Welcome to the Small Business Rundown. Each day, we bring you stories that impact small business owners and their workforce.
Small Business News Highlights for July 30:
- Second quarter GDP drops by almost 33%
- The question of employer liability for coronavirus deaths
- Consistency is key when it comes to enforcing workplace mask policy
Second quarter GDP drops by almost 33%
“The pandemic is believed to have caused the economy to shrink during the April-June period at an annual rate exceeding 30%.”
The U.S. has seen its worst quarter in recorded history, as economists note a nearly 33% contraction of the GDP. As Americans slashed spending and employers cut a record number of jobs, the U.S. economy shrunk by nearly a third, far exceeding the 10% loss of 1958.
While the rate of decline is actually somewhat lower than expected, economists do warn that the economy could shrink further amidst persistently high unemployment rates, further layoffs and business closures, and continuing lockdowns in virus hotspots.
The question of employer liability for coronavirus deaths
“Without temporary liability protections many companies face a daunting choice of either staying closed and risking bankruptcy or reopening and risking a business-crippling lawsuit.”
As negotiations continue in Washington, D.C., Republic lawmakers have indicated that including COVID-19 liability protection for businesses is a top priority for any legislation they advance. Yet even as more families file lawsuits on behalf of loved ones who succumbed to the virus due to alleged workplace negligence, the debate around the question of liability protection is intensifying.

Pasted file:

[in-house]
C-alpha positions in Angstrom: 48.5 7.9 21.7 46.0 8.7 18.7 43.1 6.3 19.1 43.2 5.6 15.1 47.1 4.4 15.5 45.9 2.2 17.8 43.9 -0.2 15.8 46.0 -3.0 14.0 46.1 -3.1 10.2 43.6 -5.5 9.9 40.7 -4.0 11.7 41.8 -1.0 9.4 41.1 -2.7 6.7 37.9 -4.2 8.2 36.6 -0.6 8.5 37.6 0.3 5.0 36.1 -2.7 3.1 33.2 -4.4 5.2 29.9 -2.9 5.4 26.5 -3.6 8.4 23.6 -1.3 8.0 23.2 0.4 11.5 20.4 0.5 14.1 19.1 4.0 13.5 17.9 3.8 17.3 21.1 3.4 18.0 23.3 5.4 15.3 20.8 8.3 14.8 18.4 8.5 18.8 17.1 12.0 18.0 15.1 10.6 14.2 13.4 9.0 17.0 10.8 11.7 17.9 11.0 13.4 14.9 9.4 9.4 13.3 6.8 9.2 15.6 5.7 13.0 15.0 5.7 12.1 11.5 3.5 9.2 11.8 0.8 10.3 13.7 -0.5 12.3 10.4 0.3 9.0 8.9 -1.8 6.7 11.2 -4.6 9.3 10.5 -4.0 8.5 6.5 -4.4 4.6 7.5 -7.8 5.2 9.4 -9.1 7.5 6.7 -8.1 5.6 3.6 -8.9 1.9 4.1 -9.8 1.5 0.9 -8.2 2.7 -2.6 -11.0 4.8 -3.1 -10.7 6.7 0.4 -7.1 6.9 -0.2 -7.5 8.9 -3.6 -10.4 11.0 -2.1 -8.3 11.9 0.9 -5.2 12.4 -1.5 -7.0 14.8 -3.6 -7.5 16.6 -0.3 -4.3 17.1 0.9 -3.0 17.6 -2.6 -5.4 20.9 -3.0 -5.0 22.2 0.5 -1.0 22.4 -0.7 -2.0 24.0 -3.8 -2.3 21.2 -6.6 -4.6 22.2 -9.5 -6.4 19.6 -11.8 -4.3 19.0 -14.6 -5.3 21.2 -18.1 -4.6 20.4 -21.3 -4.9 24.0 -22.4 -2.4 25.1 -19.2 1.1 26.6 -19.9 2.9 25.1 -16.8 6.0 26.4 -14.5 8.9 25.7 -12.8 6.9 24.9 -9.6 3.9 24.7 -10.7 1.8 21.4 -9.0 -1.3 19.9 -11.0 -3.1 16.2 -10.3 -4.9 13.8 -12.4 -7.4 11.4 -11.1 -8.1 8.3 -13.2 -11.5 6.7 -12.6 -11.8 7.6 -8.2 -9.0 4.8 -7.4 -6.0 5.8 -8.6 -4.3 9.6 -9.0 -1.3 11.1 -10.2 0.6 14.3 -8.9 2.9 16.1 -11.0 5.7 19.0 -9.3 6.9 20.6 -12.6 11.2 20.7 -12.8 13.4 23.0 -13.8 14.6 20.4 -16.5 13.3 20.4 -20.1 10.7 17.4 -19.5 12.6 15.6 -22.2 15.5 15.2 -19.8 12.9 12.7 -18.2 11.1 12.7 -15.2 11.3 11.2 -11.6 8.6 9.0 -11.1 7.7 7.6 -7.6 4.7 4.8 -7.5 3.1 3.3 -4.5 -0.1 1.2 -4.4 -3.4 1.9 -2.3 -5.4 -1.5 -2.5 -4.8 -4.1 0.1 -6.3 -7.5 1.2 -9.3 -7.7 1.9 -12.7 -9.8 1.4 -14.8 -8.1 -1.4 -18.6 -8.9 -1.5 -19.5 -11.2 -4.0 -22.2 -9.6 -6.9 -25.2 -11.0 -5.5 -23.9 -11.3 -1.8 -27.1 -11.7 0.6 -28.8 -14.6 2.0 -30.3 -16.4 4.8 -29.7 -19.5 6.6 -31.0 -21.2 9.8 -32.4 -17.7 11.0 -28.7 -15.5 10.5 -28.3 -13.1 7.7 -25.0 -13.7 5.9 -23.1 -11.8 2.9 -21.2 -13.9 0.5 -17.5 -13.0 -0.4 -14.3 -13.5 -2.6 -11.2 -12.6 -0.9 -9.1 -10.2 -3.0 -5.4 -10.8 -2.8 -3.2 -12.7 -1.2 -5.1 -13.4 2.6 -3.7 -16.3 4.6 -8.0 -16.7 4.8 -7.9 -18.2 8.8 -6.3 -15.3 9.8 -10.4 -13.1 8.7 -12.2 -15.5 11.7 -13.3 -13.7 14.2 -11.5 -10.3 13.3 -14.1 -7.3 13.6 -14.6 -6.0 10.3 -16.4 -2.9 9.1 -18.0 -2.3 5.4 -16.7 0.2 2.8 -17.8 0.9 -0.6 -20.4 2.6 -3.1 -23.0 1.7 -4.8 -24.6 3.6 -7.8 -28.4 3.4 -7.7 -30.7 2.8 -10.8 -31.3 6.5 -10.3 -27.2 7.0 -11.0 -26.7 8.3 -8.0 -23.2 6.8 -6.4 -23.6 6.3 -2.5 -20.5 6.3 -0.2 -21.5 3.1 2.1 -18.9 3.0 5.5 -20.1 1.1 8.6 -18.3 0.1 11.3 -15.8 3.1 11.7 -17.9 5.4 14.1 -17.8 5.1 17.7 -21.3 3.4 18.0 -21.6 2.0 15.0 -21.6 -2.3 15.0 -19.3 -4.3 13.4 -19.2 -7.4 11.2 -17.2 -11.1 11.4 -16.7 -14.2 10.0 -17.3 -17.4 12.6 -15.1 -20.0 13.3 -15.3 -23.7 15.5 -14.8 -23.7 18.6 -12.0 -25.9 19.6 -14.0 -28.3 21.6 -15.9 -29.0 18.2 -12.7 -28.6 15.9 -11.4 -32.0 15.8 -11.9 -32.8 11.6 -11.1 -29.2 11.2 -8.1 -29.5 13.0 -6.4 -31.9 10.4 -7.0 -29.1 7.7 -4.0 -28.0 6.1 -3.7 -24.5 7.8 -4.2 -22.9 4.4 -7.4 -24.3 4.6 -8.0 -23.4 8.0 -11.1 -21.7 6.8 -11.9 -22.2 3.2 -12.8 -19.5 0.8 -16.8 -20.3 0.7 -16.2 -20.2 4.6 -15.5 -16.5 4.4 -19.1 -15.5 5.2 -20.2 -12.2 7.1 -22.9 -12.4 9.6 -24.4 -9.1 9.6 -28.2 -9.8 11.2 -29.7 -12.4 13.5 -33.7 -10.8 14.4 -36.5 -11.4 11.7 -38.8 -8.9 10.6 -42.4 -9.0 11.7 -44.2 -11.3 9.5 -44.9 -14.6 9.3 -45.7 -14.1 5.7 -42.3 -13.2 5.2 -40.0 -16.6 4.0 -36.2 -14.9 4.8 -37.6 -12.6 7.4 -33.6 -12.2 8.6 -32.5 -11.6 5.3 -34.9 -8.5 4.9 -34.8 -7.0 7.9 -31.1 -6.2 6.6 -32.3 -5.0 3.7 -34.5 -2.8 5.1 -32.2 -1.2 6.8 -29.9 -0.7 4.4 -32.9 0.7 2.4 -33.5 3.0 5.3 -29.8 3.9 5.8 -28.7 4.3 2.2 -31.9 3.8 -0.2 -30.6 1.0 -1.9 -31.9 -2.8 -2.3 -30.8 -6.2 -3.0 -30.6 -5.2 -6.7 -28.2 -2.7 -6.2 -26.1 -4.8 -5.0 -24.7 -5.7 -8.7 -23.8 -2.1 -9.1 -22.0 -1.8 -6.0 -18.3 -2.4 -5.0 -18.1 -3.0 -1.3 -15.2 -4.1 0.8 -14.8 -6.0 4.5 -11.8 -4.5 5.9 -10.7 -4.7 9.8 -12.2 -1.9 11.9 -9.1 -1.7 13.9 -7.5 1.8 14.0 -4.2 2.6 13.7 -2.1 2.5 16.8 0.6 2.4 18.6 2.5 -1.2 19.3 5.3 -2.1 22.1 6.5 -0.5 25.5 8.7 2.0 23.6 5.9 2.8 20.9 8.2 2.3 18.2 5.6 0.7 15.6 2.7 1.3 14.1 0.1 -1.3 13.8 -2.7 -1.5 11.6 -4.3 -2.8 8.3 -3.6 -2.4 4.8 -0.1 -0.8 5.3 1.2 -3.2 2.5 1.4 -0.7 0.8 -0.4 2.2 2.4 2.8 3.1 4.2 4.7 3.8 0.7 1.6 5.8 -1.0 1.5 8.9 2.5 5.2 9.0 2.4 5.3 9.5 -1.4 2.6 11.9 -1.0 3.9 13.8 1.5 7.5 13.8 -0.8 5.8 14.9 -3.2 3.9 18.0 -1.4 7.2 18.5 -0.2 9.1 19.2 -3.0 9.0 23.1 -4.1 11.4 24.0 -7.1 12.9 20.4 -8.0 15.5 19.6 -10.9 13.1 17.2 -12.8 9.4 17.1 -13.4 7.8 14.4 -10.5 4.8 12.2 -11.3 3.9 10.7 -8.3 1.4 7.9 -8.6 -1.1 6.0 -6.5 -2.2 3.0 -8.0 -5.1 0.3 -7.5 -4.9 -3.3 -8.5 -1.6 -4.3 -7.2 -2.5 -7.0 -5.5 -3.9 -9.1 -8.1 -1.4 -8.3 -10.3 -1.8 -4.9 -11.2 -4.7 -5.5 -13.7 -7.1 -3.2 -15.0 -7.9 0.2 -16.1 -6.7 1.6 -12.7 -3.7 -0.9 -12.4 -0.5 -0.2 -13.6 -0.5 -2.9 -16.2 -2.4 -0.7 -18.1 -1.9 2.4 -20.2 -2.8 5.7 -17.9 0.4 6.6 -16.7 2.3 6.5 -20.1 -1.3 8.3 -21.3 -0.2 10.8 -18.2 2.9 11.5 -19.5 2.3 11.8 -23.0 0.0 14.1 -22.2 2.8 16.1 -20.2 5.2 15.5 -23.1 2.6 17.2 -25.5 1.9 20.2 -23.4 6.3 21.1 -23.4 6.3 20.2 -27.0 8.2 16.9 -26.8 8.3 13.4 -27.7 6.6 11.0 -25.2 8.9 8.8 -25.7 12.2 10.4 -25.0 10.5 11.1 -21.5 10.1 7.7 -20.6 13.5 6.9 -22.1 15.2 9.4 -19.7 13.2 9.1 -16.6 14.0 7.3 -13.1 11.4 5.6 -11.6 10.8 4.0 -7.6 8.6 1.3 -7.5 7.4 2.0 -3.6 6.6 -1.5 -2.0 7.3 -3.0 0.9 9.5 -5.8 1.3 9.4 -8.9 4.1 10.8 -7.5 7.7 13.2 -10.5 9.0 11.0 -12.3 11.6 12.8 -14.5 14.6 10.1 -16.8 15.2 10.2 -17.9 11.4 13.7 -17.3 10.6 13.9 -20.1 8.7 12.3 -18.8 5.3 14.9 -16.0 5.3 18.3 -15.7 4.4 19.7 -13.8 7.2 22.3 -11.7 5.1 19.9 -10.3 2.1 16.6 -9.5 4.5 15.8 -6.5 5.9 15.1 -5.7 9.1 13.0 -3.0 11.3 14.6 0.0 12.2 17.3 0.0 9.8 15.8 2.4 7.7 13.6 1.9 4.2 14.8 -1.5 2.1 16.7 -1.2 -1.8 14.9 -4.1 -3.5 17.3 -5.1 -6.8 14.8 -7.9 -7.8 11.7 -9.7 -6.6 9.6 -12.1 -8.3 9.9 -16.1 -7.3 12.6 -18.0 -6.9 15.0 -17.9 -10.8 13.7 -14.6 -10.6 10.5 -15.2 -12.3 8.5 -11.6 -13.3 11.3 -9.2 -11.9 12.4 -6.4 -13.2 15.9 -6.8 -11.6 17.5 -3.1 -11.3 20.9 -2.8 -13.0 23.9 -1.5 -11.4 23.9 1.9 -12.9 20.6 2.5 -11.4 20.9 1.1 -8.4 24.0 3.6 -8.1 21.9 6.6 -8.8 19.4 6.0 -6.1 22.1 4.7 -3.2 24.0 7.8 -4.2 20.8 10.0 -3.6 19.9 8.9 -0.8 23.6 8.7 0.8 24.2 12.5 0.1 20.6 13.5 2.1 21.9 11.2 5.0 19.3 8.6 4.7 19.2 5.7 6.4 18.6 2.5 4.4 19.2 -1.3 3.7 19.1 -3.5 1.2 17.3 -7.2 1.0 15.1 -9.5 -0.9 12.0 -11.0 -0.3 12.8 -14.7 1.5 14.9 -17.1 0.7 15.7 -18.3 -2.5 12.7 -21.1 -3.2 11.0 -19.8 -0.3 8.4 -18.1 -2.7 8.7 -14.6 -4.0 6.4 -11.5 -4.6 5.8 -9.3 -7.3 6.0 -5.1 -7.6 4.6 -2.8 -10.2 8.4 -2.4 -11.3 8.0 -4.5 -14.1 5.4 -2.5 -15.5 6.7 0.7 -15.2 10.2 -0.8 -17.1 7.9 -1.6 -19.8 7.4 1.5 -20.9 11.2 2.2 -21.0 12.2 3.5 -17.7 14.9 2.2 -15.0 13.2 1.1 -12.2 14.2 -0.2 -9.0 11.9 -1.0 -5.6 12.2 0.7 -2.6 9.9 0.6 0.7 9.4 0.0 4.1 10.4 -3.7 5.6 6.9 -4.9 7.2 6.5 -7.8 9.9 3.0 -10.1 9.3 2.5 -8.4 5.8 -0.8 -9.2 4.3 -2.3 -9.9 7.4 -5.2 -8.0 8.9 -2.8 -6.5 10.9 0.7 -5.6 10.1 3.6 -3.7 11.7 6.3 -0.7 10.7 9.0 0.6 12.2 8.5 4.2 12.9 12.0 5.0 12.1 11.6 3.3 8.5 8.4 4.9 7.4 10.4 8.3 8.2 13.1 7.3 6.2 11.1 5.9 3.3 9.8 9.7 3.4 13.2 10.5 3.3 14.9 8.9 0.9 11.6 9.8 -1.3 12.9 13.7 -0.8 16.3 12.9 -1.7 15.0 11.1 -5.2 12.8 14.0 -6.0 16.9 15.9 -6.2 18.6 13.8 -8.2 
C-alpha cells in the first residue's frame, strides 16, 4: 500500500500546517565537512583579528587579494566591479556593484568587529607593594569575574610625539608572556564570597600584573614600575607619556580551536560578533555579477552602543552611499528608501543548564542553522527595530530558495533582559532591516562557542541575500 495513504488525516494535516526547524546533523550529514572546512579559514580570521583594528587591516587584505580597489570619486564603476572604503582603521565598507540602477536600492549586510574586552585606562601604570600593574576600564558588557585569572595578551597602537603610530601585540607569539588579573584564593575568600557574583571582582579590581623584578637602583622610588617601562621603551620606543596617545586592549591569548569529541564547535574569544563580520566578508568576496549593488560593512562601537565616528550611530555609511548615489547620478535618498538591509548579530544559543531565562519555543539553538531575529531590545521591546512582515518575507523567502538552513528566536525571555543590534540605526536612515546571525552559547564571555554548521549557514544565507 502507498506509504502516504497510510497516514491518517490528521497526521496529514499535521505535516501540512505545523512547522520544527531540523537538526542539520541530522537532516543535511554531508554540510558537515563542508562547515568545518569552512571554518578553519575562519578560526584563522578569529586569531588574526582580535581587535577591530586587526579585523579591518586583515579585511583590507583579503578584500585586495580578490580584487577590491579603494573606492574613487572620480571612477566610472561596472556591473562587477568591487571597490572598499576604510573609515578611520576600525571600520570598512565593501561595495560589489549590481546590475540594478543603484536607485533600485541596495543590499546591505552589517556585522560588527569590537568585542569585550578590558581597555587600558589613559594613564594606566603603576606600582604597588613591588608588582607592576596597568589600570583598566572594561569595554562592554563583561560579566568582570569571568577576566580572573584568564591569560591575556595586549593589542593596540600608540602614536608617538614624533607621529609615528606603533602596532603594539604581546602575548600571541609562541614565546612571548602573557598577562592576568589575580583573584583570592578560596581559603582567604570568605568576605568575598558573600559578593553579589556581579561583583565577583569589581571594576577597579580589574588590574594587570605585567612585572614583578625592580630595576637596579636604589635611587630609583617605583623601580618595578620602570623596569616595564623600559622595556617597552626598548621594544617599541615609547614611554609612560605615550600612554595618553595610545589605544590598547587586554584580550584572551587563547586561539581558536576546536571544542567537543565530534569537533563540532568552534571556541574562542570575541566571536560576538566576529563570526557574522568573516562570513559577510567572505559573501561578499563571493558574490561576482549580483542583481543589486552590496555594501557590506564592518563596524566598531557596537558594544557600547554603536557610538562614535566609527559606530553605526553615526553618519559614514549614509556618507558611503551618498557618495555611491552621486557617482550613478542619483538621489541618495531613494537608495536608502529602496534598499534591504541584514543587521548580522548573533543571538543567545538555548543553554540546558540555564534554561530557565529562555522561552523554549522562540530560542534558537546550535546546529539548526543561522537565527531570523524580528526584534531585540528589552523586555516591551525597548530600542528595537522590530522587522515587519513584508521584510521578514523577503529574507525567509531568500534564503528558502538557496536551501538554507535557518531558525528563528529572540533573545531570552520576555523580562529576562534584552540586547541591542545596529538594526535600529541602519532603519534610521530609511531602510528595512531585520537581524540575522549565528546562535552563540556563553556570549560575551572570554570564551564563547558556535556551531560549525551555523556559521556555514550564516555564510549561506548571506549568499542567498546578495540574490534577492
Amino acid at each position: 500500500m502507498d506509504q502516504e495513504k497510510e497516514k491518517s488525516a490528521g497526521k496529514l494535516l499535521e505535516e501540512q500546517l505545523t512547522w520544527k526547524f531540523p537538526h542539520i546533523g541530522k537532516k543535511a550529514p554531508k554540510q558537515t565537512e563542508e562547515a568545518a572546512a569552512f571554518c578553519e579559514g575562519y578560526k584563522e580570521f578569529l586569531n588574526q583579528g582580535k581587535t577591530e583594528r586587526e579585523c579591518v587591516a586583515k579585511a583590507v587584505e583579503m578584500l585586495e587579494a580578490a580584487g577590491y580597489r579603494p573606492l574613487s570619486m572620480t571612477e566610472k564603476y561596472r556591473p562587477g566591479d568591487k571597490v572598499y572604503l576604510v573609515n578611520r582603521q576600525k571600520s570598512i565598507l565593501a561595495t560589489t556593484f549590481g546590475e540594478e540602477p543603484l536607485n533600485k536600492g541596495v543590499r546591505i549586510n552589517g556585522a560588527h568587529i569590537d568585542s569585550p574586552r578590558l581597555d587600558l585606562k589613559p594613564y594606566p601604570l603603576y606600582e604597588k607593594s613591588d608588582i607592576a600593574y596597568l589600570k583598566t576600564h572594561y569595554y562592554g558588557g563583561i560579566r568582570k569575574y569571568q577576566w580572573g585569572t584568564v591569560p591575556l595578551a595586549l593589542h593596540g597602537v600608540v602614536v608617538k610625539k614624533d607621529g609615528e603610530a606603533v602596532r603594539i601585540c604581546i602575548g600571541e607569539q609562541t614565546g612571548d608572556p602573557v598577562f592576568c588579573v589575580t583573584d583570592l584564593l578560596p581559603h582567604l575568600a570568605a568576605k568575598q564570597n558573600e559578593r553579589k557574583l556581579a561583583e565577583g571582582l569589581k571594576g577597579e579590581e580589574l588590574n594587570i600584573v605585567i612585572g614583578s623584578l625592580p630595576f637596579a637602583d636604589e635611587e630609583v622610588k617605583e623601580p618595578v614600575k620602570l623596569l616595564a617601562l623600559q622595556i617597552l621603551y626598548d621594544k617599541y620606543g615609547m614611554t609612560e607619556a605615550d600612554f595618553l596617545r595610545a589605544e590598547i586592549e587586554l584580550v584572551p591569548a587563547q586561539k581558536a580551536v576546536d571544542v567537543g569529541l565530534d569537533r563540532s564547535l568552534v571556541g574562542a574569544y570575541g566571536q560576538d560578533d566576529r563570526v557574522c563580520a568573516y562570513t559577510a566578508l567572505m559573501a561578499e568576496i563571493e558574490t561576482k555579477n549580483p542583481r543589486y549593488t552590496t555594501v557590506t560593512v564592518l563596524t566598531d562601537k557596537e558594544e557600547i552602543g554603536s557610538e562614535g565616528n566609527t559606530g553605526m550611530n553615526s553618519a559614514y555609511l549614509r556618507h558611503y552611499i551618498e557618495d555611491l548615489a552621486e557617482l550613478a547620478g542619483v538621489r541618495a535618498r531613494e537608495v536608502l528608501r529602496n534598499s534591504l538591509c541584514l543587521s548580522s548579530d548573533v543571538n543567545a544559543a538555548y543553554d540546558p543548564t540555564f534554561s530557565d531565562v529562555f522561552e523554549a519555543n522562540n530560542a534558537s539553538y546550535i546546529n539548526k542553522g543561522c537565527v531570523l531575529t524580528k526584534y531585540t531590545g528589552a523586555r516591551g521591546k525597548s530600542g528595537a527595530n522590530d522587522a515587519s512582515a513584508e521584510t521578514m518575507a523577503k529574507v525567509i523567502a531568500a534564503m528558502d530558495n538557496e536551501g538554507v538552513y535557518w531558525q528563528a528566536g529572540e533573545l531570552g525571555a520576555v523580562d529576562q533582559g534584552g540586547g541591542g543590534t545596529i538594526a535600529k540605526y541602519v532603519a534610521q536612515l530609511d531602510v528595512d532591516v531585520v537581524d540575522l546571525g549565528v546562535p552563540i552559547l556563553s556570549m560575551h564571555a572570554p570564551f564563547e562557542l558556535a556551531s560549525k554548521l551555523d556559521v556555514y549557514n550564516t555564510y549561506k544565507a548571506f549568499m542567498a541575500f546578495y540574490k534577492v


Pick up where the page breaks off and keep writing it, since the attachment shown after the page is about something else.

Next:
While Senate Majority Leader Mitch McConnell says that protection for businesses is a non-negotiable, experts note that the number of lawsuits is far less than McConnell and other proponents would have people believe, removing the need to make it a sticking point to passing another economic aid package.
Consistency is key when it comes to enforcing workplace mask policy
“If you are going to make rules around work attire, however, you must be consistent. Either you are going to prohibit all designs or messages or insignia, or you should permit them. Employers cannot allow a rainbow or heart mask, and then say no to a BLM, or Biden, or MAGA mask, shirt or hat.”
If arguing with customers about wearing a mask isn’t enough to deal with, business owners must also manage a mask policy for their employees. As more people are compelled to use their personal platforms as a means to promote social issues, employers are faced with determining what flies and what doesn’t when it comes to personal expression.
HR and labor experts say that consistency is the key to enforcing any kind of dress code, including masks and social issues or political candidate T-shirts. If you let one employee express their beliefs on their face masks, be prepared to let all employees do the same.